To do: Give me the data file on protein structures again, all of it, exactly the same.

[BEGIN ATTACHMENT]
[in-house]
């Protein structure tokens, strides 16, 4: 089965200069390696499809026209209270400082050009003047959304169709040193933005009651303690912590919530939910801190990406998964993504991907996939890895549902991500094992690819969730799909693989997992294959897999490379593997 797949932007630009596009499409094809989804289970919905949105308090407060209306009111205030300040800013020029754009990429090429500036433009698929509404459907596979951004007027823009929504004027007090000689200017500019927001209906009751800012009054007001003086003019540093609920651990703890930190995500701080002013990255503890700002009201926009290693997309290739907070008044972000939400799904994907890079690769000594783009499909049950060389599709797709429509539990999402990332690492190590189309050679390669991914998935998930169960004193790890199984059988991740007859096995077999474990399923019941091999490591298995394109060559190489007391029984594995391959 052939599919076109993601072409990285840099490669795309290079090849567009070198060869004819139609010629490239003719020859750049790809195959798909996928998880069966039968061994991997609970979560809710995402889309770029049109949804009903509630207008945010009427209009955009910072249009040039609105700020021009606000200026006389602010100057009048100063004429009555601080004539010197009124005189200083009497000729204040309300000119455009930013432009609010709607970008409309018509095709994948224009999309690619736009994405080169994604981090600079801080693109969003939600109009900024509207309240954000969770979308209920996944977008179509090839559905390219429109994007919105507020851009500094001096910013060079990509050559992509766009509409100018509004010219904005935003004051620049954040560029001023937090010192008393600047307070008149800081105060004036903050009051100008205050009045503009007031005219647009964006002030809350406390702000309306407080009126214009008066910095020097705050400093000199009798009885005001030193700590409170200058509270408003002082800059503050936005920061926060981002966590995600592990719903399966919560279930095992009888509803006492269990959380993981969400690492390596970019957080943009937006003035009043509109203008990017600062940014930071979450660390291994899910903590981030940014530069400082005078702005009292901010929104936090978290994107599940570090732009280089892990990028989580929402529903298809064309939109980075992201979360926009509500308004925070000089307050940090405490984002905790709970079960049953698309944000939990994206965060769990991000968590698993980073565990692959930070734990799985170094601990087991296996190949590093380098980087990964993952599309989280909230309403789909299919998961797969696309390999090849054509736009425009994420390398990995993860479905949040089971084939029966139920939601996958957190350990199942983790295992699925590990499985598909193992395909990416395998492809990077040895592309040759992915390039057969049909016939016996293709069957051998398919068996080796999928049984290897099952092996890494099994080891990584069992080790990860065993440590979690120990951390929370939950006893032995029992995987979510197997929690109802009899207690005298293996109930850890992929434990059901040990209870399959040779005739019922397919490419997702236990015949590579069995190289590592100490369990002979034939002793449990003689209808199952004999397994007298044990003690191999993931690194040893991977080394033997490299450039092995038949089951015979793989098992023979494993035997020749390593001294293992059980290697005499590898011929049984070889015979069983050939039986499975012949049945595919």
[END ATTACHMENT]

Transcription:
[in-house]
């Protein structure tokens, strides 16, 4: 089965200069390696499809026209209270400082050009003047959304169709040193933005009651303690912590919530939910801190990406998964993504991907996939890895549902991500094992690819969730799909693989997992294959897999490379593997 797949932007630009596009499409094809989804289970919905949105308090407060209306009111205030300040800013020029754009990429090429500036433009698929509404459907596979951004007027823009929504004027007090000689200017500019927001209906009751800012009054007001003086003019540093609920651990703890930190995500701080002013990255503890700002009201926009290693997309290739907070008044972000939400799904994907890079690769000594783009499909049950060389599709797709429509539990999402990332690492190590189309050679390669991914998935998930169960004193790890199984059988991740007859096995077999474990399923019941091999490591298995394109060559190489007391029984594995391959 052939599919076109993601072409990285840099490669795309290079090849567009070198060869004819139609010629490239003719020859750049790809195959798909996928998880069966039968061994991997609970979560809710995402889309770029049109949804009903509630207008945010009427209009955009910072249009040039609105700020021009606000200026006389602010100057009048100063004429009555601080004539010197009124005189200083009497000729204040309300000119455009930013432009609010709607970008409309018509095709994948224009999309690619736009994405080169994604981090600079801080693109969003939600109009900024509207309240954000969770979308209920996944977008179509090839559905390219429109994007919105507020851009500094001096910013060079990509050559992509766009509409100018509004010219904005935003004051620049954040560029001023937090010192008393600047307070008149800081105060004036903050009051100008205050009045503009007031005219647009964006002030809350406390702000309306407080009126214009008066910095020097705050400093000199009798009885005001030193700590409170200058509270408003002082800059503050936005920061926060981002966590995600592990719903399966919560279930095992009888509803006492269990959380993981969400690492390596970019957080943009937006003035009043509109203008990017600062940014930071979450660390291994899910903590981030940014530069400082005078702005009292901010929104936090978290994107599940570090732009280089892990990028989580929402529903298809064309939109980075992201979360926009509500308004925070000089307050940090405490984002905790709970079960049953698309944000939990994206965060769990991000968590698993980073565990692959930070734990799985170094601990087991296996190949590093380098980087990964993952599309989280909230309403789909299919998961797969696309390999090849054509736009425009994420390398990995993860479905949040089971084939029966139920939601996958957190350990199942983790295992699925590990499985598909193992395909990416395998492809990077040895592309040759992915390039057969049909016939016996293709069957051998398919068996080796999928049984290897099952092996890494099994080891990584069992080790990860065993440590979690120990951390929370939950006893032995029992995987979510197997929690109802009899207690005298293996109930850890992929434990059901040990209870399959040779005739019922397919490419997702236990015949590579069995190289590592100490369990002979034939002793449990003689209808199952004999397994007298044990003690191999993931690194040893991977080394033997490299450039092995038949089951015979793989098992023979494993035997020749390593001294293992059980290697005499590898011929049984070889015979069983050939039986499975012949049945595919």